Bob de la Motte ran just five Comrades Marathons and won three golds, a silver and a bronze. He's written Runaway Comrade and it's clear from the outset that the race was an integral part of his life, as it was and still is for thousands of South Africans. Before migrating to Australia in de la Motte's hard-running presence made the Comrades Marathon an eminently memorable race at the height of the Bruce Fordyce dominated era.

Bob's been described as one of the best Comrades runners never to have won the event. However this book is much more than Comrades.

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It's a story about both the growing of a footrace as well as a figurative race to bring the various races of the rainbow nation together in a common purpose. It takes the turbulent transitional times of political and social change while all the time, the Comrades Marathon winds a common thread in the background. The actual race is roughly 90km but this book goes so much further than that, a literary journey that can't be measured in mere miles or perfectly calibrated kilometres.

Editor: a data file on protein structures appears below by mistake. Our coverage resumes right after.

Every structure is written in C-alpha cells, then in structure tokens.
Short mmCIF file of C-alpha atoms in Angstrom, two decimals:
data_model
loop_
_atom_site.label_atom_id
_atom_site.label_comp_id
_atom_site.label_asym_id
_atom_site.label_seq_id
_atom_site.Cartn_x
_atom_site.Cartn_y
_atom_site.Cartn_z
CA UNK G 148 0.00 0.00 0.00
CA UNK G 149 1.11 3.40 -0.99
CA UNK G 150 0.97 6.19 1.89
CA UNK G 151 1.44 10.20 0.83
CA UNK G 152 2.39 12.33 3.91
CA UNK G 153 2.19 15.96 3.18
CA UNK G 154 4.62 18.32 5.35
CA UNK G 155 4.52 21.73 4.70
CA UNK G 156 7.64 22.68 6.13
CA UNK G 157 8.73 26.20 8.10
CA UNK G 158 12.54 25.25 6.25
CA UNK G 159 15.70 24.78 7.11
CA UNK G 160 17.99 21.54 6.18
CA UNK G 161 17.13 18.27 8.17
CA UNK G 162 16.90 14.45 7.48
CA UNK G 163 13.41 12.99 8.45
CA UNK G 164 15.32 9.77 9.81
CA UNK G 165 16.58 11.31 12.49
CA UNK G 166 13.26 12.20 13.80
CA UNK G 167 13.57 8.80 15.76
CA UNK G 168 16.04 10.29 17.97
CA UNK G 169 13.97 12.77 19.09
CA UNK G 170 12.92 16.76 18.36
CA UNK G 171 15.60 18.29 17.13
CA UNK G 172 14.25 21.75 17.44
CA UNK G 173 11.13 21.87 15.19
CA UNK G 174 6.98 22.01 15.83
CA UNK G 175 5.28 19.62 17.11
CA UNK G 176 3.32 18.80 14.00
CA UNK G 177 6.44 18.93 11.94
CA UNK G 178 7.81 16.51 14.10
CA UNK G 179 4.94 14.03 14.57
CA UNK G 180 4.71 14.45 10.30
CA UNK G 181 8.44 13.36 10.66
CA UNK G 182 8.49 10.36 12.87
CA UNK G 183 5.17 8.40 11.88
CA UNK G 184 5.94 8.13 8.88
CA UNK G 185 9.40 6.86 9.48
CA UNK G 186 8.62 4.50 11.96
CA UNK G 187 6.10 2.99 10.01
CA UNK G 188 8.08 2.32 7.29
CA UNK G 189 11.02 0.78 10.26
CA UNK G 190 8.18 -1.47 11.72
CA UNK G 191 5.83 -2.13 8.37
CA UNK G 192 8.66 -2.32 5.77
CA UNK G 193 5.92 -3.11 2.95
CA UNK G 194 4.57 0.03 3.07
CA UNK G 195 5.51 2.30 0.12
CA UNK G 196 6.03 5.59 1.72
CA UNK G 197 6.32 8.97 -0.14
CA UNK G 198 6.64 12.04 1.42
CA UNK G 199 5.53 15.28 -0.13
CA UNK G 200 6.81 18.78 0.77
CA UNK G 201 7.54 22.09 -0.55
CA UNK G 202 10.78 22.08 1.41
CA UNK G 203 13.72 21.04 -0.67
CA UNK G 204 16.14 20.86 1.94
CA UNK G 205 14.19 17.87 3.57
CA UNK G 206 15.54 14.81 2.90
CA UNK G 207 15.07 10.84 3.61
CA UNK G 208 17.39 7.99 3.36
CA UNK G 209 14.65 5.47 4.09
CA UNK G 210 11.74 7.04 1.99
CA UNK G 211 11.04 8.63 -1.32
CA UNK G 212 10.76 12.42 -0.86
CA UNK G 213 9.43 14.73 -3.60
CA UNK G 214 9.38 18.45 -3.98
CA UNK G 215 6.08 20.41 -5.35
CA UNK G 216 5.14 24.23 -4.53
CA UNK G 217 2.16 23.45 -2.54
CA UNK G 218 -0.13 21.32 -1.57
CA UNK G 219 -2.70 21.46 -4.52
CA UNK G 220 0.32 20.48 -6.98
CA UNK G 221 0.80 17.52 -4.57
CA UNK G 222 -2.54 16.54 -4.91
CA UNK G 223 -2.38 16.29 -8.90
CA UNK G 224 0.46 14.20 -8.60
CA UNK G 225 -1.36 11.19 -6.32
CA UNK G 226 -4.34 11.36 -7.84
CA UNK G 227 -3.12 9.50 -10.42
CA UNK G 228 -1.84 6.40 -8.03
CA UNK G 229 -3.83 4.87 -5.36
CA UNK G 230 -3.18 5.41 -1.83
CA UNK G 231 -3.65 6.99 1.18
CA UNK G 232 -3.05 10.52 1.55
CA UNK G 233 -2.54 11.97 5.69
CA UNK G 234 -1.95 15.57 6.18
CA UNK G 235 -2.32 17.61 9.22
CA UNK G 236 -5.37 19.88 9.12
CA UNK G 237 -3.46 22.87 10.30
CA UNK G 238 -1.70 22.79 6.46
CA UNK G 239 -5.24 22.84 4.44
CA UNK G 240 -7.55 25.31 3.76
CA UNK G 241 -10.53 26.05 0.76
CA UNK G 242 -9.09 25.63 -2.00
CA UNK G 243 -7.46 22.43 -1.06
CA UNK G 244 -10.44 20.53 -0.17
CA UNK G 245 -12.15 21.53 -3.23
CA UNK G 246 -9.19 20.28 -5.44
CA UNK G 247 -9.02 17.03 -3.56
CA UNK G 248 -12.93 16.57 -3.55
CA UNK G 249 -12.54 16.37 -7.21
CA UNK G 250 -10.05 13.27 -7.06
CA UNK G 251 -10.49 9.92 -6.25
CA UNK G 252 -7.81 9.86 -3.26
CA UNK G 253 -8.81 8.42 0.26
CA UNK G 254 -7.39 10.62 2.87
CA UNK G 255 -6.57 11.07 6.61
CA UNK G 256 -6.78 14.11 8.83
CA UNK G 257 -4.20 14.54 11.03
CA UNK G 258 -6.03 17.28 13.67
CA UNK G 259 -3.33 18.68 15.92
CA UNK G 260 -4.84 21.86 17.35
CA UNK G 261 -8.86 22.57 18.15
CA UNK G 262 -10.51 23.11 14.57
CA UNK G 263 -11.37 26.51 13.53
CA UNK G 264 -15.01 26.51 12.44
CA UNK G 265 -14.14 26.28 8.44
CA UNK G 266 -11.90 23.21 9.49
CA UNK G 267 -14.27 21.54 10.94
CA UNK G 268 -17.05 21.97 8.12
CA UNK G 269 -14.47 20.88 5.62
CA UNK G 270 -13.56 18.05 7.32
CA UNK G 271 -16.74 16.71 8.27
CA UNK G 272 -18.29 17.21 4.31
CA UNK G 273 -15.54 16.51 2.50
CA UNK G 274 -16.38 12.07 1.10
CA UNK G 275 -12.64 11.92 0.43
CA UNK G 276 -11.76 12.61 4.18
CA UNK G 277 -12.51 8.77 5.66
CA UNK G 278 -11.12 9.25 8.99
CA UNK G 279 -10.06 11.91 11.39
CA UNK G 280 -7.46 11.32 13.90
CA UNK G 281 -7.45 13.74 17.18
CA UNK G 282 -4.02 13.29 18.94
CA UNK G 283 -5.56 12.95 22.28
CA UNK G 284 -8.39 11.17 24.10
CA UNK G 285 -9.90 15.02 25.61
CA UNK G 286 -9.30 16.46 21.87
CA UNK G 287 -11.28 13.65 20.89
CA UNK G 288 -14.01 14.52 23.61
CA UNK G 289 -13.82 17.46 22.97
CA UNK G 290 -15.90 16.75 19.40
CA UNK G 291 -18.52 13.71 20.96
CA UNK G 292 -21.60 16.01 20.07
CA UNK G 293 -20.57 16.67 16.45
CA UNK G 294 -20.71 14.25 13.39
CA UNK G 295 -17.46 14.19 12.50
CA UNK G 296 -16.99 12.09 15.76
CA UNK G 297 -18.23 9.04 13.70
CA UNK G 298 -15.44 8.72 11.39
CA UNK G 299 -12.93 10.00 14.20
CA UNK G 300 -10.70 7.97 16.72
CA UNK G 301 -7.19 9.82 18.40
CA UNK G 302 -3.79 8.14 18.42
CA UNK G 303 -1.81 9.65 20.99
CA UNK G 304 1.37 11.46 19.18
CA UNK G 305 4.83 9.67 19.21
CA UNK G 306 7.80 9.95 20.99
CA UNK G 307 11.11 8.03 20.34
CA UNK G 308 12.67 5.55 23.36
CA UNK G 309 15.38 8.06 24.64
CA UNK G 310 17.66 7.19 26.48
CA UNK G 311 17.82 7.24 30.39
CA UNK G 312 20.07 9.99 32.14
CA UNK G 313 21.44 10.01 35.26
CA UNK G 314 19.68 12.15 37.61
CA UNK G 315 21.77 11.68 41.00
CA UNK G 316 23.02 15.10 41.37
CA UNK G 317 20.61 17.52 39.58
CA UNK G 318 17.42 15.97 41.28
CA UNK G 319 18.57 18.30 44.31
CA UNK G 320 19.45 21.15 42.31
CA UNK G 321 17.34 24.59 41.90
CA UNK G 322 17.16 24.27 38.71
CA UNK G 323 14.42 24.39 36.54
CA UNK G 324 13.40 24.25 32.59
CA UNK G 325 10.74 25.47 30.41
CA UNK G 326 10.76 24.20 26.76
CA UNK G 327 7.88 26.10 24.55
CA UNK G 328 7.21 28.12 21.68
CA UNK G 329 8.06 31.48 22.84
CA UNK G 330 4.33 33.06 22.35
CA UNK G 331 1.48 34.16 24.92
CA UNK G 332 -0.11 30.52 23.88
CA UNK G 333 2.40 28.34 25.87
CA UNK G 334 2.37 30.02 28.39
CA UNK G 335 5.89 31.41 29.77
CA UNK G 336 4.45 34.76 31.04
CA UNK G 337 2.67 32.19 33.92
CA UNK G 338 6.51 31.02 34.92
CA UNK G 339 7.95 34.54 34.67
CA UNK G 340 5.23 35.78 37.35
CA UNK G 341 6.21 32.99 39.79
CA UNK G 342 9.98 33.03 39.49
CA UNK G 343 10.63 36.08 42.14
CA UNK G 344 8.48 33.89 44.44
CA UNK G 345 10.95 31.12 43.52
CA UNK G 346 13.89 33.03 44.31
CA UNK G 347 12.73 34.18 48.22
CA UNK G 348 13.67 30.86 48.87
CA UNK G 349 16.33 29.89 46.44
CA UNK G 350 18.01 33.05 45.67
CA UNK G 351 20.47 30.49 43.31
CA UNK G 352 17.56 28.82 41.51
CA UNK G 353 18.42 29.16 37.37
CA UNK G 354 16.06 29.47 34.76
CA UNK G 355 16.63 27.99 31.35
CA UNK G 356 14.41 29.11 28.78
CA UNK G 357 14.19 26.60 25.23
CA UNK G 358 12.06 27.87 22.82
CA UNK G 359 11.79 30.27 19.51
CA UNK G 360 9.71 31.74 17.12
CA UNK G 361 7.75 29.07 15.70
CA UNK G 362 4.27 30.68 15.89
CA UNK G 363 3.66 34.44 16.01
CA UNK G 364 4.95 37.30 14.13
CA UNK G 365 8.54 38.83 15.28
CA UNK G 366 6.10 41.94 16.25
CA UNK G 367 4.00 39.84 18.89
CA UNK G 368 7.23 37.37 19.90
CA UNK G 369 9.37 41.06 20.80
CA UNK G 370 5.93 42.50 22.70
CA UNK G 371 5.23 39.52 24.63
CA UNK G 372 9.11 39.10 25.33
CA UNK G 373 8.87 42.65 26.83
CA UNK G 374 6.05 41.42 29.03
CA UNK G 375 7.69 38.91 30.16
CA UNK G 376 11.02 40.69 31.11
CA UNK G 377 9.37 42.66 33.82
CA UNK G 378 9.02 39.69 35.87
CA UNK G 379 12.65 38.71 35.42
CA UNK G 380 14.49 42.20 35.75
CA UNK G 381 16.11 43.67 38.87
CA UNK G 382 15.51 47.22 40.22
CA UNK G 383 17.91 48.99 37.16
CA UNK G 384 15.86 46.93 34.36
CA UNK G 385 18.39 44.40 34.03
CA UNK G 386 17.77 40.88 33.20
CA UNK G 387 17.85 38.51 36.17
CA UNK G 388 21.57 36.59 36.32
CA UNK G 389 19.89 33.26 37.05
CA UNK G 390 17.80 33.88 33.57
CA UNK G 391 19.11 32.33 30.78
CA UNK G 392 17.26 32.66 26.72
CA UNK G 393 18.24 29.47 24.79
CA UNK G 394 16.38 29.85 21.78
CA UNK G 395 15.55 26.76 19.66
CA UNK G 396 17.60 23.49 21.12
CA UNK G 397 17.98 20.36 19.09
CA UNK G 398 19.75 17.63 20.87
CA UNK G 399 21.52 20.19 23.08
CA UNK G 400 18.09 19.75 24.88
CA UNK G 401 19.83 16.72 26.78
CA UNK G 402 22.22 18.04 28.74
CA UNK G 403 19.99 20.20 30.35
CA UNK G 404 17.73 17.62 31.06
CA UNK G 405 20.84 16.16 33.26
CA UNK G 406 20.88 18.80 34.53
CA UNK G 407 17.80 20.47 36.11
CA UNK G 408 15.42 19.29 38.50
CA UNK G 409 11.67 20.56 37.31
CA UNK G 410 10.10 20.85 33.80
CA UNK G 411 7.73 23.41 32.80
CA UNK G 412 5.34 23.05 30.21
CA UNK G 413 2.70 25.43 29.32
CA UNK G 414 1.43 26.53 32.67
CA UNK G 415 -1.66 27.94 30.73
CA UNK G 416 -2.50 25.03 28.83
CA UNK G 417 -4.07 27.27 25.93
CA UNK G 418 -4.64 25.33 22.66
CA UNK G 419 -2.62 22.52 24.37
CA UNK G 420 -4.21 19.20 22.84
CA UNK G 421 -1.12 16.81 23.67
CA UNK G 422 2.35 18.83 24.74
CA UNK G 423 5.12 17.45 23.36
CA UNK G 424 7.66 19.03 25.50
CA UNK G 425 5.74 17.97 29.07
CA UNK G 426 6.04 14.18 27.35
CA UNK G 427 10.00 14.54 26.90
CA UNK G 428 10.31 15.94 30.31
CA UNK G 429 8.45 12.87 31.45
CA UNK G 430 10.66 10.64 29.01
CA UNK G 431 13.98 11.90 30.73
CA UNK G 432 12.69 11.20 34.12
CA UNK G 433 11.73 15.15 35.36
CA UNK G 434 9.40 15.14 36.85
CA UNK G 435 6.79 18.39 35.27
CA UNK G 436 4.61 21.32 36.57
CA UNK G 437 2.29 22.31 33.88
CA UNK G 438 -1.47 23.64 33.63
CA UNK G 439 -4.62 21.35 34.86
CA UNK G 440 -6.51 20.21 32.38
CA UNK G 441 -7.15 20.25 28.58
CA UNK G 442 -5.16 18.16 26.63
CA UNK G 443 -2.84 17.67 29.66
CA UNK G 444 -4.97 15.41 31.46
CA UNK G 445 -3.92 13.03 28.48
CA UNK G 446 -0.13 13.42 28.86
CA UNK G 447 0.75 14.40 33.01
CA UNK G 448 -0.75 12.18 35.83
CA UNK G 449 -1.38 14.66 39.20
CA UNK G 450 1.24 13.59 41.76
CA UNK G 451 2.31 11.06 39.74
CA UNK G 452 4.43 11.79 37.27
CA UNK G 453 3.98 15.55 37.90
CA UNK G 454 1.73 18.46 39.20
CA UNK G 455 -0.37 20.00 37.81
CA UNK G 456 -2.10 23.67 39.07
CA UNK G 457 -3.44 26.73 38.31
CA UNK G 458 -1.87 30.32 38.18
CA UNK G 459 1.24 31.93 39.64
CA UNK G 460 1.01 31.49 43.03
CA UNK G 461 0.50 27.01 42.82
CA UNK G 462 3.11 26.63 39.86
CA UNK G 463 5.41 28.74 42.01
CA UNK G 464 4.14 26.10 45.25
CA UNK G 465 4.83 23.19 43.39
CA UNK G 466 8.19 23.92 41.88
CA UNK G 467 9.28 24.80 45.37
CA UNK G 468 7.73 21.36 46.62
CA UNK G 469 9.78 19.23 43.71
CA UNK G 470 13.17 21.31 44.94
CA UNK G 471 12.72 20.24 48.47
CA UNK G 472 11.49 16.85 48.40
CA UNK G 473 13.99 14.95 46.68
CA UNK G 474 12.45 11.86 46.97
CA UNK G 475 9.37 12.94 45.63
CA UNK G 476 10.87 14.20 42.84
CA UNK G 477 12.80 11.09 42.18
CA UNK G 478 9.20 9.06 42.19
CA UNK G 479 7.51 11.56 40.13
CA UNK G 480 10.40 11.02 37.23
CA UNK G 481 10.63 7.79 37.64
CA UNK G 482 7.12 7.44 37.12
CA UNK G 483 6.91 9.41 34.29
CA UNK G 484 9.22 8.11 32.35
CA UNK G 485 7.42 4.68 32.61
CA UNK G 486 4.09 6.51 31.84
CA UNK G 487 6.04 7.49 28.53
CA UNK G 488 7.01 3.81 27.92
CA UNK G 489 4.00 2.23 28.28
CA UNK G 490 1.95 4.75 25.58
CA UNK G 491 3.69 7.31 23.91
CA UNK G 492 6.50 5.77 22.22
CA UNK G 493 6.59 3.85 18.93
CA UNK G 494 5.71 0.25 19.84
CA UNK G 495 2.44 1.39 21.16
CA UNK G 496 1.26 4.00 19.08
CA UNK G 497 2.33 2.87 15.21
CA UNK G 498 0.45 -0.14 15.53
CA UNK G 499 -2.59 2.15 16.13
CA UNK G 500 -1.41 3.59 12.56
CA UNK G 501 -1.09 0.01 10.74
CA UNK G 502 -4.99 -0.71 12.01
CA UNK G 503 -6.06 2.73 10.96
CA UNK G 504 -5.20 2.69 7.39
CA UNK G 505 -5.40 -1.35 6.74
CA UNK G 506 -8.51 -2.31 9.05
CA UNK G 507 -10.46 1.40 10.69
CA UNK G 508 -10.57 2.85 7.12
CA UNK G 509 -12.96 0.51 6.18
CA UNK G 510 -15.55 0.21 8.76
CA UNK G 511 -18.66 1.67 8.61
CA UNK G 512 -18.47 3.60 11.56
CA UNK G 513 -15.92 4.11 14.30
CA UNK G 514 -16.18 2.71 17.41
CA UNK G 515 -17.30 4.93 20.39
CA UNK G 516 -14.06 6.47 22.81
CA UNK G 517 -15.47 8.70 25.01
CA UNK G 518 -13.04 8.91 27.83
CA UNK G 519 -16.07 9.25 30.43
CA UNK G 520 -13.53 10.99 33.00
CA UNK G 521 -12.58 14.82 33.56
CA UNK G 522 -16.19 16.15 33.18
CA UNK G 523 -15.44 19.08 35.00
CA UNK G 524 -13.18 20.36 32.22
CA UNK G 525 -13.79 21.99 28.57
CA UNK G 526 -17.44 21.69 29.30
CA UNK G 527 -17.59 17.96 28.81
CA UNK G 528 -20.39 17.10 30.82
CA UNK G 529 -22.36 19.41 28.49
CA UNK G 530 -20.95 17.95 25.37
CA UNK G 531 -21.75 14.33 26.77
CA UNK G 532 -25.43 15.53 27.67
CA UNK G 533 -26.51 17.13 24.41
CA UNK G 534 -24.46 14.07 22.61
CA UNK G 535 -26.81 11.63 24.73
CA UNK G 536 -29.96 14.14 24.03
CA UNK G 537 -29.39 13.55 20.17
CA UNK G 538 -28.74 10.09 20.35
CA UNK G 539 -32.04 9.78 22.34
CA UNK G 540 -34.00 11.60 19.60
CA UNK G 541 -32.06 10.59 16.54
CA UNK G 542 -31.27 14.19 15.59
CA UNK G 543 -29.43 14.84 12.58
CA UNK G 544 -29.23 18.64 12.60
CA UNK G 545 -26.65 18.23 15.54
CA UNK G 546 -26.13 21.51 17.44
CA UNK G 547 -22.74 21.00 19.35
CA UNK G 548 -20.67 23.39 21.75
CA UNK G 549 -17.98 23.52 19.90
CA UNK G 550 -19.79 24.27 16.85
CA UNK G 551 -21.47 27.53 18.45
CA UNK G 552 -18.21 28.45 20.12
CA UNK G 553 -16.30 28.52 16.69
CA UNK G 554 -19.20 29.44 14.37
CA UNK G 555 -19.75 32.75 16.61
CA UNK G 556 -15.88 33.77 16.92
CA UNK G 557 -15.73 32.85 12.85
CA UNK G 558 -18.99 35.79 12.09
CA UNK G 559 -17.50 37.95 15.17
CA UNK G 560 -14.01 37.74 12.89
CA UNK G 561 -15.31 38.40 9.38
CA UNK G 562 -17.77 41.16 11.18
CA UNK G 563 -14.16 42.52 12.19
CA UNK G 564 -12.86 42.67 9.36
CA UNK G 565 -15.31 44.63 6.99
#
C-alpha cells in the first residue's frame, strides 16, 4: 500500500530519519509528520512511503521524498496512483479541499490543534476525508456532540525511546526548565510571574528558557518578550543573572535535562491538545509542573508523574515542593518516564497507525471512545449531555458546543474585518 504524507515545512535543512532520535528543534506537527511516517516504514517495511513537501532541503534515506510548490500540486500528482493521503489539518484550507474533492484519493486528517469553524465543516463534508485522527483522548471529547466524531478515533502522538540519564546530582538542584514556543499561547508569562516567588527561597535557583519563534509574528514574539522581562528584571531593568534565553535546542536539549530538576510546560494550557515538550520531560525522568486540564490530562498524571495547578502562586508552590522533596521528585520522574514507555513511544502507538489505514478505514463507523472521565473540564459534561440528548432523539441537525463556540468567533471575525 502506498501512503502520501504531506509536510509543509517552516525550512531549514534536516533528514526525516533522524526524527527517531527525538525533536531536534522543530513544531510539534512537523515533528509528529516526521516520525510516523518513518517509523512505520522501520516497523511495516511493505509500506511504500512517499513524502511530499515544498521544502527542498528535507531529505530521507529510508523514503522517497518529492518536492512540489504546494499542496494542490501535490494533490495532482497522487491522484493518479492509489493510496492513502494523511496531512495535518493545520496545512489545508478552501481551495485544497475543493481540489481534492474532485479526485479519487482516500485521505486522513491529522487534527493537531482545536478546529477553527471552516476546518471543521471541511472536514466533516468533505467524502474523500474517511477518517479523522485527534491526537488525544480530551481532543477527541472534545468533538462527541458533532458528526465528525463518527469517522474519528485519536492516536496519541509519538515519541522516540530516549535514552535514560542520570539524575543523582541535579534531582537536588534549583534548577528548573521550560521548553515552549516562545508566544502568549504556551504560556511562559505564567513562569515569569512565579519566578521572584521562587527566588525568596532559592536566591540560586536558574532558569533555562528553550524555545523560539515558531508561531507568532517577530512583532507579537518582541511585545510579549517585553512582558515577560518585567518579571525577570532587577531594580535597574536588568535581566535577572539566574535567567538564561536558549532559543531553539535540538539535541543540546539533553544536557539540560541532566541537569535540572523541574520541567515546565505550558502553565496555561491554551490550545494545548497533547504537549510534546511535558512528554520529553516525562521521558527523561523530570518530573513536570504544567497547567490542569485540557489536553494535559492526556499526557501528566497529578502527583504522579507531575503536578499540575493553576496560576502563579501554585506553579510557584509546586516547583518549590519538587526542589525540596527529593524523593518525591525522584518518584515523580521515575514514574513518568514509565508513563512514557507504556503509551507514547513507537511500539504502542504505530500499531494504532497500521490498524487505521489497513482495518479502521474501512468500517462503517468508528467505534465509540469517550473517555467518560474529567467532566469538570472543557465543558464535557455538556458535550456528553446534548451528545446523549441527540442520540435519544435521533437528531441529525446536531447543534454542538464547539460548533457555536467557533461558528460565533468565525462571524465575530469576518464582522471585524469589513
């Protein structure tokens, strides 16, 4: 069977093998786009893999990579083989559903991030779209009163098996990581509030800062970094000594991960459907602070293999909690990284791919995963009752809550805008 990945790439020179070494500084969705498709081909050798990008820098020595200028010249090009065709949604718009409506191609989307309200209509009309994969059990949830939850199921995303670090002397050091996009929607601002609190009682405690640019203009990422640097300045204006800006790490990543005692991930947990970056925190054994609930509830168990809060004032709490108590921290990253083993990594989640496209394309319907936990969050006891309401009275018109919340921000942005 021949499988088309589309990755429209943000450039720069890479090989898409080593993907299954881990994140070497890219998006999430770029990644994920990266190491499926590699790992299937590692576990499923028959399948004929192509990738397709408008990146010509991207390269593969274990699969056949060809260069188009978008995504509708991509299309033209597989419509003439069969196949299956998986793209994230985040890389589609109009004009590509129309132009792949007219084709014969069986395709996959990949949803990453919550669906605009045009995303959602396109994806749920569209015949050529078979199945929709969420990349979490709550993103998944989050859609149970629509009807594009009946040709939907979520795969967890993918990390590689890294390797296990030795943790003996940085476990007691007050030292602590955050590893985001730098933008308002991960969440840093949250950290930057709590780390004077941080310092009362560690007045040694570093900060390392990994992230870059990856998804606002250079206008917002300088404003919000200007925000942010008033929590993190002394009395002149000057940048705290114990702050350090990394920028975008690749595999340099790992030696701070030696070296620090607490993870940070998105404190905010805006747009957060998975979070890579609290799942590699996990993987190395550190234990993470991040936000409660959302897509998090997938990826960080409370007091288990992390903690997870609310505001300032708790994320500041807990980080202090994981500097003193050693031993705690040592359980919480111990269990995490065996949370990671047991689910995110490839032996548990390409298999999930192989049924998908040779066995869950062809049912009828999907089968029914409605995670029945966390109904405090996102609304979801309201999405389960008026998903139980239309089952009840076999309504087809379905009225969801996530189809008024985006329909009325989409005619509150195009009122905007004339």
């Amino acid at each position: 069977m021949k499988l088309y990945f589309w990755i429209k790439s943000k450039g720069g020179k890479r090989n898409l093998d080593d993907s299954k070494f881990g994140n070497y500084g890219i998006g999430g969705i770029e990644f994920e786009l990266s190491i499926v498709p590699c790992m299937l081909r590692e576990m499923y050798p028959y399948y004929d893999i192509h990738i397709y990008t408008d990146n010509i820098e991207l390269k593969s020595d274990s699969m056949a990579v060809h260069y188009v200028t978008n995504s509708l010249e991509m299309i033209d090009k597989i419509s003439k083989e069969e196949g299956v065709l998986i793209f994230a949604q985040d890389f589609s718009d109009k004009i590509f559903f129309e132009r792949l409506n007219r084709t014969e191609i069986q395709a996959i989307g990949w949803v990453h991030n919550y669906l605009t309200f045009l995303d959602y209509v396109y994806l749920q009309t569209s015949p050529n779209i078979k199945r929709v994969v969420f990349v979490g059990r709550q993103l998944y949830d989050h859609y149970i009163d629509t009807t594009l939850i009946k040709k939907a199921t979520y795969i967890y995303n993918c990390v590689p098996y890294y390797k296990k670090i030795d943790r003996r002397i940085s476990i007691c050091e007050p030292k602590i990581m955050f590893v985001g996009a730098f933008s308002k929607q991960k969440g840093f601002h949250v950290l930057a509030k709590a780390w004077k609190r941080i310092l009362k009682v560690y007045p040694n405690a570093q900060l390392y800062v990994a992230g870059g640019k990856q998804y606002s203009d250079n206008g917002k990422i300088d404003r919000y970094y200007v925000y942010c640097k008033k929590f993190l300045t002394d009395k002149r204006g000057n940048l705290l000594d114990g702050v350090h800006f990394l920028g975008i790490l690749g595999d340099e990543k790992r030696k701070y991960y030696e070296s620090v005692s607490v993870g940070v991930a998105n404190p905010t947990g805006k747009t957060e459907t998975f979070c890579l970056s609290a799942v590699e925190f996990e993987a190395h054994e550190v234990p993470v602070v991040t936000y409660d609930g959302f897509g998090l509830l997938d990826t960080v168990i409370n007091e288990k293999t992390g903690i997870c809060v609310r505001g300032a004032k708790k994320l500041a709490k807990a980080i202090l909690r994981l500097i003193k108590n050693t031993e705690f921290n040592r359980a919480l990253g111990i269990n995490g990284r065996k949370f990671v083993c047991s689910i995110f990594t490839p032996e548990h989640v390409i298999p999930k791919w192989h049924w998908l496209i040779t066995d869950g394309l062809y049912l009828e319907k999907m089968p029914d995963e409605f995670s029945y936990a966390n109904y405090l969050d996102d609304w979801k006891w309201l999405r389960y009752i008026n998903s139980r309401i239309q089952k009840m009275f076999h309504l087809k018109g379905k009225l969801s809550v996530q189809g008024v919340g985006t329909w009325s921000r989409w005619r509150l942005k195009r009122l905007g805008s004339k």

This is a roller coaster story from the heart with despairing detours, humorous hills, triumphant turns and ultimately a fulfilling finish straight. It also speaks for the unspoken, the many superbly talented athletes of colour, who were caught between the discriminatory laws of the South African government and the rejection of the international world.

Having been involved closely with so many of these runners from a newspaper sports reporting perspective, i's particularly pleasing to see Bob donating proceeds of this book to those almost forgotten souls. It is a book that spells out meticulously just what life was like growing up in the 70's and 80's both sports wise and generally, the good and the bad, the successful and the sad. Forget about the more established prescribed history books that our kids have to read as part of their tertiary education.

This book should be required reading for all school-going kids. Sure it's a history but it's more than that … it's a true reflection of the twisting, turning sporting life in South Africa.